The Japanese company Bourbon (which, despite its name, is not involved in the alcohol industry) has introduced sliced mayonnaise, describing it as a “sheet-like condiment.” It's advertised as a time-saver for those wanting to prepare a quick sandwich.
Over in Japan, Morinaga Milk Industry has recently started selling a mayonnaise-flavored ice cream bar. It goes by the name “Calorie Monster Cherio Creamy Mayonnaise Flavor.” So, I assume it's not in any way a diet food.
The bar is said to have a white-chocolate center surrounded by the mayonnaise-flavored ice cream, all encased in a shell of white chocolate and cookie crumbs.
This actually isn't the first time mayo-flavored ice cream has been offered for sale. Last year, ICE, an artisan ice cream shop in Falkirk, Scotland, debuted Hellmann’s Real Mayonnaise ice cream. The store’s owner, Kyle Gentleman, described it as a “full on hit of fat and cream followed with an eggy milky aftertaste.”
In 1973, UC Davis fired Doris Judd from her job as a sandwich maker in the school's cafeteria, citing her "failure to spread mayonnaise to the edges of sandwich bread." Her supervisors also complained that she was slow putting sauerkraut on hot dogs, and had once made too many sloppy joes, which then had to be thrown out.
Judd subsequently sued the university for unlawful termination, arguing that the real reason she was fired was because the university was trying to save money by eliminating older workers. In the ensuing media coverage, she was nicknamed the "Mayonnaise Lady."
The judge agreed with her, remarking that the charges against her seemed "trivial" and ordered that she be rehired. Back on the job, she was assigned to work the grill, rather than sandwich duty. But apparently she didn't stay long, retiring soon after with the money from the settlement.
Duke's has rather passionate followers. It's some kind of Southern thing. Southerners LOVE their mayonnaise, especially mayonnaise and tomato sandwiches. And Duke's is held in high regard as being the premier Southern mayonnaise. I've had it, and I agree it's pretty good. It's not a sweet mayonnaise. In fact, it has no sugar in it at all. It's like Hellmanns, but a bit tangier.
What exactly is the mayonnaise diet? Googling the term produces various vague references to such a thing, but no specifics. So, like the Dial-A-Dietitian, I have no idea what this diet involves... beyond a lot of mayonnaise and eggs.
My guess is that it was either an alternative name for the Atkins Diet, or an eccentric variant of it, since the book Dr. Atkins' Diet Revolution first came out in 1972, which makes the timing about right for this person inquiring about a mayonnaise diet in 1974.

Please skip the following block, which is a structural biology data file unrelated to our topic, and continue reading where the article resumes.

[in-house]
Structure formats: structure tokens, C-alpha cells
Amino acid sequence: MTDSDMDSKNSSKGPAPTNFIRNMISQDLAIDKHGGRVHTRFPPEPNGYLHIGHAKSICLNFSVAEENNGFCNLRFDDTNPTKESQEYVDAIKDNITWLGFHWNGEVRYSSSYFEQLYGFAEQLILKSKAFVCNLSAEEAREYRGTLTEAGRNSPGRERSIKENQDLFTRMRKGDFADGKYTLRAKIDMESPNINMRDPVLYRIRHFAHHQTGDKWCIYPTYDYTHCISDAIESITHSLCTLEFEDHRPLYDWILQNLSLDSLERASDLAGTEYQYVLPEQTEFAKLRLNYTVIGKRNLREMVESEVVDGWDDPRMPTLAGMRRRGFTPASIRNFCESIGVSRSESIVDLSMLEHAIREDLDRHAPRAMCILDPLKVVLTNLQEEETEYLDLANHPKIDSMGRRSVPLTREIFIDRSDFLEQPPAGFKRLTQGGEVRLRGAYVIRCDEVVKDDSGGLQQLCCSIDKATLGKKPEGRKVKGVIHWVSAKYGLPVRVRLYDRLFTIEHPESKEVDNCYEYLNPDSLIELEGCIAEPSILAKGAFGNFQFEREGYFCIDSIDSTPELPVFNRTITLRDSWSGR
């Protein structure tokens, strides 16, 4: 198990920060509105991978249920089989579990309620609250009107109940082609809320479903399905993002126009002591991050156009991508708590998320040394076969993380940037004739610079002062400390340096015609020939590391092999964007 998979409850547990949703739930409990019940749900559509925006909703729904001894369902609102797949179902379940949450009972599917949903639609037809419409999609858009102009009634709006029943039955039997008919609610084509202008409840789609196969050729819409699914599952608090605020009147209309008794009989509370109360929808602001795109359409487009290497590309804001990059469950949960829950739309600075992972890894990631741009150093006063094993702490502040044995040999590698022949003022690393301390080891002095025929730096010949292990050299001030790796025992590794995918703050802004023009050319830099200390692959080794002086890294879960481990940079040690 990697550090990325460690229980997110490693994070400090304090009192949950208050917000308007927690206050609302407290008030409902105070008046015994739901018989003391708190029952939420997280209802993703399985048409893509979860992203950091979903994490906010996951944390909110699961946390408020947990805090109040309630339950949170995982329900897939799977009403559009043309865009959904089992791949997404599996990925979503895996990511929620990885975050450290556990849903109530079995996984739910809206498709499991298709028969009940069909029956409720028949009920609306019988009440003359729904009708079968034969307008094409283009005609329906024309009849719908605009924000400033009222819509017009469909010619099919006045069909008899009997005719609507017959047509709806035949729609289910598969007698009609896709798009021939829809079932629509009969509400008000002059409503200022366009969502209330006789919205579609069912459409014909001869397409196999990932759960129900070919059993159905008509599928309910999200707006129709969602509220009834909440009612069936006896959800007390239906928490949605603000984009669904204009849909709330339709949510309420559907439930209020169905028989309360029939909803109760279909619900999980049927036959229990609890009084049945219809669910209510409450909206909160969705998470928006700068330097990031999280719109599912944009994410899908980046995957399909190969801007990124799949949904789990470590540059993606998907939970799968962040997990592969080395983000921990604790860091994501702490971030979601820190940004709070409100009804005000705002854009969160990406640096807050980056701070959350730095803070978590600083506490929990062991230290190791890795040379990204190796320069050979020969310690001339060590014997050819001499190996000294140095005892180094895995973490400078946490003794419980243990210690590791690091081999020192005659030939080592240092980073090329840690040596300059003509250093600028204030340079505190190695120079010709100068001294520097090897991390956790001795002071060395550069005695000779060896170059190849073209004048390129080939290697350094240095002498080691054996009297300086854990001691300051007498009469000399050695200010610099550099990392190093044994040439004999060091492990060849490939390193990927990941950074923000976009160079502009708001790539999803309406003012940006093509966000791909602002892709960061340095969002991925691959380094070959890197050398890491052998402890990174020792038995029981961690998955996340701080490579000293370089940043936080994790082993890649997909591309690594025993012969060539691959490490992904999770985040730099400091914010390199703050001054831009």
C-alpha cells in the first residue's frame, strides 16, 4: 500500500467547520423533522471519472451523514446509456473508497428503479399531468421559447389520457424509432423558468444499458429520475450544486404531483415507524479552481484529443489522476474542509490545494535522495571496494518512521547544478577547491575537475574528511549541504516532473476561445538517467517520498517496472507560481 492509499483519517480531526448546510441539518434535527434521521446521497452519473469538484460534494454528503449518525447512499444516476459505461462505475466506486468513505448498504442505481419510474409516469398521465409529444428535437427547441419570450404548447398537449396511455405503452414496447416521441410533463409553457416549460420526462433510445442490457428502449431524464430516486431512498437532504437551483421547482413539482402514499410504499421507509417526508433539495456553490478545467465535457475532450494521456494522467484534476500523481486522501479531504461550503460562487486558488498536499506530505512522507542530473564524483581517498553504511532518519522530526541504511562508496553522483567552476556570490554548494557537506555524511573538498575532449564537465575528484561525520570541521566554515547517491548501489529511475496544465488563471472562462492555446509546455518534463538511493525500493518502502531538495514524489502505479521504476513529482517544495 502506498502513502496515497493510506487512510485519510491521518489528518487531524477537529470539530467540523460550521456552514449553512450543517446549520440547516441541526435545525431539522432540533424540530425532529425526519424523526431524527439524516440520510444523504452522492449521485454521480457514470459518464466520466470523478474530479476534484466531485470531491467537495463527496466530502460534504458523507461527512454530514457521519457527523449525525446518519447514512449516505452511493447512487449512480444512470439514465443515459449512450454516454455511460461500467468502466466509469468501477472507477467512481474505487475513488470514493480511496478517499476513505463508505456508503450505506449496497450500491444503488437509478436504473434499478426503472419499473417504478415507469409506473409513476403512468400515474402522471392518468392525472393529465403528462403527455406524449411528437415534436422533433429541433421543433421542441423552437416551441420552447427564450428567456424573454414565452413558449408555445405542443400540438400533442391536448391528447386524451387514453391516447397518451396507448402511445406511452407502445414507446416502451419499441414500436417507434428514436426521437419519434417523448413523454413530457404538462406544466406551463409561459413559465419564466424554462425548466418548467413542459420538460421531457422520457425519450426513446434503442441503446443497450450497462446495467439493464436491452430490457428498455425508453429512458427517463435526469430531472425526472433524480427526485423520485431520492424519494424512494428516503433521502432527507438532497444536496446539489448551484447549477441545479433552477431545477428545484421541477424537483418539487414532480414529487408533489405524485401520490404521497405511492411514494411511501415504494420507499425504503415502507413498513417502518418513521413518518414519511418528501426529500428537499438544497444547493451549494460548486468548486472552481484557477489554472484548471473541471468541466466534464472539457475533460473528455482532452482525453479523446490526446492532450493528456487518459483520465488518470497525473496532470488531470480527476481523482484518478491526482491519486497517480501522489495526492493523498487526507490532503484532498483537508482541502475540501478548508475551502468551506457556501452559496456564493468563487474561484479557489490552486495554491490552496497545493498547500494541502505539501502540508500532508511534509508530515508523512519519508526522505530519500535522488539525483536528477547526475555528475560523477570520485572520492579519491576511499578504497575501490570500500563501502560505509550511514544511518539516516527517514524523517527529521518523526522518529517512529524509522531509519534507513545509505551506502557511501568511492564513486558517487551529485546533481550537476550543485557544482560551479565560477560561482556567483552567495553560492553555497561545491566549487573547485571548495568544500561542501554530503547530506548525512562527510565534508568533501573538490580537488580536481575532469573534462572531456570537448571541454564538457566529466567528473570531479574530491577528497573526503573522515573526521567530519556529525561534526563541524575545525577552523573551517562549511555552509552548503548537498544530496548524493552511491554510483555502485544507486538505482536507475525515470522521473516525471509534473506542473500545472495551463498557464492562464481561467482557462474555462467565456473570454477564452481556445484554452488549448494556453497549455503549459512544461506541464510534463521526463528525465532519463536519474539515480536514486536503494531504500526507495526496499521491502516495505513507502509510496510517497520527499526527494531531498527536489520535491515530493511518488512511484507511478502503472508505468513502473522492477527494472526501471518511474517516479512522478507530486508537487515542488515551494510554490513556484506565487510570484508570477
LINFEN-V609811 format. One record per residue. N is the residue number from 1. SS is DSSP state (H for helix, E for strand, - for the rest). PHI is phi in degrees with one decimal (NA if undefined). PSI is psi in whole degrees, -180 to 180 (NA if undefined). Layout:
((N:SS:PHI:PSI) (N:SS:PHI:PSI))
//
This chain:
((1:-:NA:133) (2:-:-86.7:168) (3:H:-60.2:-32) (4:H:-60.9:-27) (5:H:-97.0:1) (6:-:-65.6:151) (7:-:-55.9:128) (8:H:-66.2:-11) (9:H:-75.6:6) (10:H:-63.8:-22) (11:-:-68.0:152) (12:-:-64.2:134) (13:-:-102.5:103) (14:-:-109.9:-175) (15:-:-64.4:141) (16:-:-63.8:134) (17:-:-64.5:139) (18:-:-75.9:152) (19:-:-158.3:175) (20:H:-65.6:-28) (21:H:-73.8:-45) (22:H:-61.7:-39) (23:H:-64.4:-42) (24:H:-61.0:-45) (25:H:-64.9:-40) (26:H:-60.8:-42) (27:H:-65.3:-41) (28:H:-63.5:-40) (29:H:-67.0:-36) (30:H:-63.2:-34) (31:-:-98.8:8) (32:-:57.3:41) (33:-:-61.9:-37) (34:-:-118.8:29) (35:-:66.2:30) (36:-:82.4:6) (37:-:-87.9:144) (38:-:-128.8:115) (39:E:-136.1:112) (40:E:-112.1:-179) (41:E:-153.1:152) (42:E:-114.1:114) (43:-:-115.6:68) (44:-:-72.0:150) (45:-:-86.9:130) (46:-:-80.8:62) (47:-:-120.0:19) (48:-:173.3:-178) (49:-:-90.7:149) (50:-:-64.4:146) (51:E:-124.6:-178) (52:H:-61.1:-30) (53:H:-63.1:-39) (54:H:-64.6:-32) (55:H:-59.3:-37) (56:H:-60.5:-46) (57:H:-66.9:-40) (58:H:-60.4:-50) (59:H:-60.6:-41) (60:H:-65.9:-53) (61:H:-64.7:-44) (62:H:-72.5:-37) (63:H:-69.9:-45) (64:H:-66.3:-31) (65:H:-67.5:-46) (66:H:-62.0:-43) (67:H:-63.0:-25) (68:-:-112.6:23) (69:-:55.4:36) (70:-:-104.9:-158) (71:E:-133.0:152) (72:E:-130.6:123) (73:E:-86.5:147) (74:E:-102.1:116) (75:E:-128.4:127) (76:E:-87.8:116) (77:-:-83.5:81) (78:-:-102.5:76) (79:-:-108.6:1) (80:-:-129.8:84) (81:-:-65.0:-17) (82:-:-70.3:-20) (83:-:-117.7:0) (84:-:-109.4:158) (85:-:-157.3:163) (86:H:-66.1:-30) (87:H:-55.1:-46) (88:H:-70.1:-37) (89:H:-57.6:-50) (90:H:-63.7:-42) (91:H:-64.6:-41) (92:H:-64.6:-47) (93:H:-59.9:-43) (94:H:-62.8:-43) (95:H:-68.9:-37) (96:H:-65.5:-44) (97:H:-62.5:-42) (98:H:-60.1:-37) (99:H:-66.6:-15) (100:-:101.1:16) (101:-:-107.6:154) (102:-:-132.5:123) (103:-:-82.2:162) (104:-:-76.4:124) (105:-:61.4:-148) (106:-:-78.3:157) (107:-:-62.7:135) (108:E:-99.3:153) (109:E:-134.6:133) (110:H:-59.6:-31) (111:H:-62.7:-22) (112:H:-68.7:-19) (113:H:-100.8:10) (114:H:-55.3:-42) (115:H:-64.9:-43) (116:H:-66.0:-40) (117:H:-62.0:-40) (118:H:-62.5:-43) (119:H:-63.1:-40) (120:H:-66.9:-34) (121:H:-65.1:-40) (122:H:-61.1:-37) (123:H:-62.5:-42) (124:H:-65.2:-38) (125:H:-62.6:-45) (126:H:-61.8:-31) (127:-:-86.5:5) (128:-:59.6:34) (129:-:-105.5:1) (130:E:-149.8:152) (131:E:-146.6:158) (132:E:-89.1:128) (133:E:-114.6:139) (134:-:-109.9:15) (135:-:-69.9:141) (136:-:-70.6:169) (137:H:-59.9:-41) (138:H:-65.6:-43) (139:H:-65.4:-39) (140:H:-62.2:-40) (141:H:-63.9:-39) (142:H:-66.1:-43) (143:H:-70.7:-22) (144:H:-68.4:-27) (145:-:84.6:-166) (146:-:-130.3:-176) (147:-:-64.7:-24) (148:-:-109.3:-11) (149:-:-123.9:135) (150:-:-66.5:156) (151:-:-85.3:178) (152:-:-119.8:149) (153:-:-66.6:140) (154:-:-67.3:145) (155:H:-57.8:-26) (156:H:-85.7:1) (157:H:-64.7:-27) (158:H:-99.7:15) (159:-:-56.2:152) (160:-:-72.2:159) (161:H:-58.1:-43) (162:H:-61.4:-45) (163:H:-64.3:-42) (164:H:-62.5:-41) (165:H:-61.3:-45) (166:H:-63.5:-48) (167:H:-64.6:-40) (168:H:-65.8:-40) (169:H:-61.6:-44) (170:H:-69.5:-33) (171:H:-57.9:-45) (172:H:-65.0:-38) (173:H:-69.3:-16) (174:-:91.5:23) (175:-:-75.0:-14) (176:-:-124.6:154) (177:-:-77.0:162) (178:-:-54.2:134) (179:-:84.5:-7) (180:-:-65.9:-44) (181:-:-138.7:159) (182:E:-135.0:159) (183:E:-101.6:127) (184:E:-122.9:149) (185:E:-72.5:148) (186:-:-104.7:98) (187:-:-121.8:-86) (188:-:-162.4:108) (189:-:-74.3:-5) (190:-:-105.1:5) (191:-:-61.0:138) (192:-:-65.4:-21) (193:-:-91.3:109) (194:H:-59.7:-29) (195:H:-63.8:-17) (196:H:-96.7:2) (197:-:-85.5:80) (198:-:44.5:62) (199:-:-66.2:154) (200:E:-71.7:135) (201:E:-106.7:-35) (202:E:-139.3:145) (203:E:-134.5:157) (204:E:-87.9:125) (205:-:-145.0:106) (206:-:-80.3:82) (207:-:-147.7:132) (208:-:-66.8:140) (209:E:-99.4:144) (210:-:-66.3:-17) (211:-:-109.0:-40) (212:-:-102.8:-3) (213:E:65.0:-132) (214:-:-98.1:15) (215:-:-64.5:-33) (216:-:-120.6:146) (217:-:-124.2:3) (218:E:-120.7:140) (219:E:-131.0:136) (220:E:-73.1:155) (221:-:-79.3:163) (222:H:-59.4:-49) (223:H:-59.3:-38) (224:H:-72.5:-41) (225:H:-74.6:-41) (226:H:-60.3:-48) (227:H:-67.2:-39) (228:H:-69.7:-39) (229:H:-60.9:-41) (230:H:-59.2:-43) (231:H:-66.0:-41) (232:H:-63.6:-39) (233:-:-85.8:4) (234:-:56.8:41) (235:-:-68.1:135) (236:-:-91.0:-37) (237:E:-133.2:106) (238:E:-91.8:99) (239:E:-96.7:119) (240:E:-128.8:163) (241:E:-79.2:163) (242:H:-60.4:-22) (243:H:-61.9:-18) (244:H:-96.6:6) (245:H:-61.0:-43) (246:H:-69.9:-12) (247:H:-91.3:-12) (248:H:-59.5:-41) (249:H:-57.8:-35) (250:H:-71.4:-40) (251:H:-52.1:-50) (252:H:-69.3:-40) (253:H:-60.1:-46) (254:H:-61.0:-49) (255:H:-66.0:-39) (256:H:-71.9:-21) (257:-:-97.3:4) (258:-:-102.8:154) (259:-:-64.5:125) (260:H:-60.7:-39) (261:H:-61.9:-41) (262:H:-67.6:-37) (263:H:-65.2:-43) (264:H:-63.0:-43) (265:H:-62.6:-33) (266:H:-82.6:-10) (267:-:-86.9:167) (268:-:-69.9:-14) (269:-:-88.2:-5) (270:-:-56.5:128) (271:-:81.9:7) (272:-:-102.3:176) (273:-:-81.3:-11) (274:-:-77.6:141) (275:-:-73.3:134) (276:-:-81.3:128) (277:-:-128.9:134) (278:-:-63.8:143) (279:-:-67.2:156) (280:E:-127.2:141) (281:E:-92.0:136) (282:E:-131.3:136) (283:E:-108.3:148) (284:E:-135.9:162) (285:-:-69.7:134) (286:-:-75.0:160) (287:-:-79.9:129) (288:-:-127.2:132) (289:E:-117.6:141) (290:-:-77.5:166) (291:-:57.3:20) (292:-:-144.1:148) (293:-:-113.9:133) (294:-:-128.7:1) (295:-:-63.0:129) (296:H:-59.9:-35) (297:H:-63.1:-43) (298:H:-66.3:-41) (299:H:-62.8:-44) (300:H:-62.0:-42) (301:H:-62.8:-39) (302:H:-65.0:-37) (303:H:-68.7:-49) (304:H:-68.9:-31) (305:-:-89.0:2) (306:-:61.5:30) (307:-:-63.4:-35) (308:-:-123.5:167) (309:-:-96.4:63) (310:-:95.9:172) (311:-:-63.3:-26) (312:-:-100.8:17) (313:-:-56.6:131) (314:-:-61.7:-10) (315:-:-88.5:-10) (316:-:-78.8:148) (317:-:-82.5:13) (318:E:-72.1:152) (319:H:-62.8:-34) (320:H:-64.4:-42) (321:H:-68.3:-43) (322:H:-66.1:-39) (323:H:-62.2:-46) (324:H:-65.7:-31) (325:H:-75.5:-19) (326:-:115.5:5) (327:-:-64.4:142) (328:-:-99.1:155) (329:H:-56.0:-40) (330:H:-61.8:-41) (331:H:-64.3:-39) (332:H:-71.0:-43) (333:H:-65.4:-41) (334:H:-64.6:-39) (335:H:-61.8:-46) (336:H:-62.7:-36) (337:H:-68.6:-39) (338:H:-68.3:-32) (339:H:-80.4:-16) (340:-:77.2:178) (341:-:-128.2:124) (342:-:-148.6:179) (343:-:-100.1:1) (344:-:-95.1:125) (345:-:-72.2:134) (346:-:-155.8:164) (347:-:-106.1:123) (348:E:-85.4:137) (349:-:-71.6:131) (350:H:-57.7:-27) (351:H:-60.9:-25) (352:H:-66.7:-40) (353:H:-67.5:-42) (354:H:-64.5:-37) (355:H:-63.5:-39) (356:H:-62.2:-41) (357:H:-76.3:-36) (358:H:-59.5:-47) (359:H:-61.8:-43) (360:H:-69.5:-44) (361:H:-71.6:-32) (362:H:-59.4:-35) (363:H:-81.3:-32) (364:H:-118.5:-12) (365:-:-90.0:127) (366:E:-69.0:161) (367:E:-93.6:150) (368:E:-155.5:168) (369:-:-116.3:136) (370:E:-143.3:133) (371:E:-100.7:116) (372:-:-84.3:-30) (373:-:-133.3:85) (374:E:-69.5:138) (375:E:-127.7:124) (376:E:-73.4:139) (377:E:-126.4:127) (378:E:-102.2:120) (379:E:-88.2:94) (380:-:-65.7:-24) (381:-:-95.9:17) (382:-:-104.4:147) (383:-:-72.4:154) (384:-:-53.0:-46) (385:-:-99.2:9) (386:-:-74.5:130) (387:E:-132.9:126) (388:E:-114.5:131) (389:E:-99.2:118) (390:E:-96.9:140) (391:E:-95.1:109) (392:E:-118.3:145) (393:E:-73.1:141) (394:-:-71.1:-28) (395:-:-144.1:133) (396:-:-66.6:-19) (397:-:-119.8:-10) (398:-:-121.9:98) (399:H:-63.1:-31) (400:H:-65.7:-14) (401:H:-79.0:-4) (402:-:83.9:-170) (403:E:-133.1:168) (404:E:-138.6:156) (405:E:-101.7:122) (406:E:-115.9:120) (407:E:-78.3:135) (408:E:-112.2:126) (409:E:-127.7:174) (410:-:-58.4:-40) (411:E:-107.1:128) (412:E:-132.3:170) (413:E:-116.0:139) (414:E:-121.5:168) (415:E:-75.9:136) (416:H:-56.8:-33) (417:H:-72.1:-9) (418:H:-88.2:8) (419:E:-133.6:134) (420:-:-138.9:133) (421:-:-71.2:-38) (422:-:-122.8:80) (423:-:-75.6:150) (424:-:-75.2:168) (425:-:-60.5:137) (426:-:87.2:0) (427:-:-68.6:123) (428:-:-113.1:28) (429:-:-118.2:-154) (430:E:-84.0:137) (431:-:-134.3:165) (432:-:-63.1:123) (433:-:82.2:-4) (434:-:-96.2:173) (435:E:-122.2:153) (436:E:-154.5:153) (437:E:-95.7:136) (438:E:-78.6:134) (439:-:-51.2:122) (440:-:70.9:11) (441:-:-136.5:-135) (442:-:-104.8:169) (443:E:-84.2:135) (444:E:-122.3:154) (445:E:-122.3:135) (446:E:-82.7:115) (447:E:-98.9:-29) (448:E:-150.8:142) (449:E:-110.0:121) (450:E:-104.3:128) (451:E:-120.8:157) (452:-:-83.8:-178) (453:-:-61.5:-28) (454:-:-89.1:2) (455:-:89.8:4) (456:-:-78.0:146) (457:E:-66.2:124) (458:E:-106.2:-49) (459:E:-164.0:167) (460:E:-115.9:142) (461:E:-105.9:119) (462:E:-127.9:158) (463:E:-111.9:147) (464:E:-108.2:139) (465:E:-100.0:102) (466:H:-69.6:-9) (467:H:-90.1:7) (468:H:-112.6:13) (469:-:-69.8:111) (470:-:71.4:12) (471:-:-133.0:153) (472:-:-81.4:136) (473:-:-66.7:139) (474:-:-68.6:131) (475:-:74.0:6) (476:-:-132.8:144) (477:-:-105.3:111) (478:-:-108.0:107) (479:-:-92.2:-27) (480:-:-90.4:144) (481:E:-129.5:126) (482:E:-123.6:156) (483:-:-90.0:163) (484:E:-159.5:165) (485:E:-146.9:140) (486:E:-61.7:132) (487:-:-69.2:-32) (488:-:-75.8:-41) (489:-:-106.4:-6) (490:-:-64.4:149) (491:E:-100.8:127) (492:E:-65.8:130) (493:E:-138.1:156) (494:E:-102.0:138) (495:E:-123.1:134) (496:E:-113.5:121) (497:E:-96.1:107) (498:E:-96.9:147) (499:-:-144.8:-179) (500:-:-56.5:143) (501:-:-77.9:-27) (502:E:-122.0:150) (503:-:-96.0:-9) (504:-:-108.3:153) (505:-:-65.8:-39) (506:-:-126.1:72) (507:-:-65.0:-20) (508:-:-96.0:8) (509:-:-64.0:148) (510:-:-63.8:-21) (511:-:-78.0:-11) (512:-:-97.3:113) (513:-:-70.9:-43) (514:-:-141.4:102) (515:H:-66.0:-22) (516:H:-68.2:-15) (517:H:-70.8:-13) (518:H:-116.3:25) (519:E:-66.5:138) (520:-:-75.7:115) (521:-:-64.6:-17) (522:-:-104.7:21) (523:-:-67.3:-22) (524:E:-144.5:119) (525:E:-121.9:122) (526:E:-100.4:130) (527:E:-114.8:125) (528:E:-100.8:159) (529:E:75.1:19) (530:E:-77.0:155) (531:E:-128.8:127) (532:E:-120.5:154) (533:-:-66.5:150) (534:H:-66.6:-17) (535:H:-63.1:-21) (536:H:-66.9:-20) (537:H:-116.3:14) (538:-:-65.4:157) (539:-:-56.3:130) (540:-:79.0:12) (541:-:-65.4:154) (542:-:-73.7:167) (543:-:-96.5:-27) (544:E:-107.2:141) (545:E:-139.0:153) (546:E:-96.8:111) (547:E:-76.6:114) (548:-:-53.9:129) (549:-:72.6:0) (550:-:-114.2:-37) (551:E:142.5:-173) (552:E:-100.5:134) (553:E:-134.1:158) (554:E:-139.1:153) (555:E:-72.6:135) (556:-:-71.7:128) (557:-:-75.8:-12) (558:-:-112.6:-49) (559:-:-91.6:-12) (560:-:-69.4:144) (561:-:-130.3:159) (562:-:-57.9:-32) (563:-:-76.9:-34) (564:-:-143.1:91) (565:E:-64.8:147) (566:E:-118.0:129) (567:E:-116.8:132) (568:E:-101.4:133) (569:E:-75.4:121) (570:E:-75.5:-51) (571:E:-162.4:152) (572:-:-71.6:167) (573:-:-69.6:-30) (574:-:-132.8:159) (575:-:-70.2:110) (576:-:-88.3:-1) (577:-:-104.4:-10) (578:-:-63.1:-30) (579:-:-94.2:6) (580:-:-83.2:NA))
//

Honolulu columnist Charles Memminger founded the Worldwide I Hate Mayonnaise Club in 1988. Its purpose was to spread the gospel of mayonnaise hatred. It did so by circulating quotations such as, "Mayonnaise, like hollandaise, was invented by the French to cover up the flavour of spoiled flesh, stale vegetables, rotten fish."
Member's would receive an official certificate that they could frame and put on their wall.
I recently learned that banana and mayonnaise sandwiches are considered a southern delicacy. A variant is the peanut butter and mayonnaise sandwich. Or combining all three: the peanut butter, banana, and mayonnaise sandwich.
The Garden & Gun blog traces the popularity of peanut butter and mayo sandwiches (and presumably also of banana and mayo) back to the Great Depression:
Through the hardships of the Great Depression and the lean years that followed, peanut butter and mayonnaise kept many struggling households afloat. They were also the ingredients in a sandwich that was once as popular as peanut butter and jelly in parts of the South...
Newspaper clippings from the national heyday of the peanut butter and mayonnaise sandwich, a period that seems to have begun in the 1930s and continued through the 1960s, provide evidence that the practice of adding mayonnaise to peanut butter could have originated as a way of transforming rough-hewn nut butters into spreadable pastes.
As you eat your sandwich, you probably never realized all the science that went into it. Because, of course, some researcher had to study exactly how the mayonnaise flows off your knife onto the bread. [wiley.com]
Paul Di Filippo
Paul has been paid to put weird ideas into fictional form for over thirty years, in his career as a noted science fiction writer. He has recently begun blogging on many curious topics with three fellow writers at The Inferior 4+1.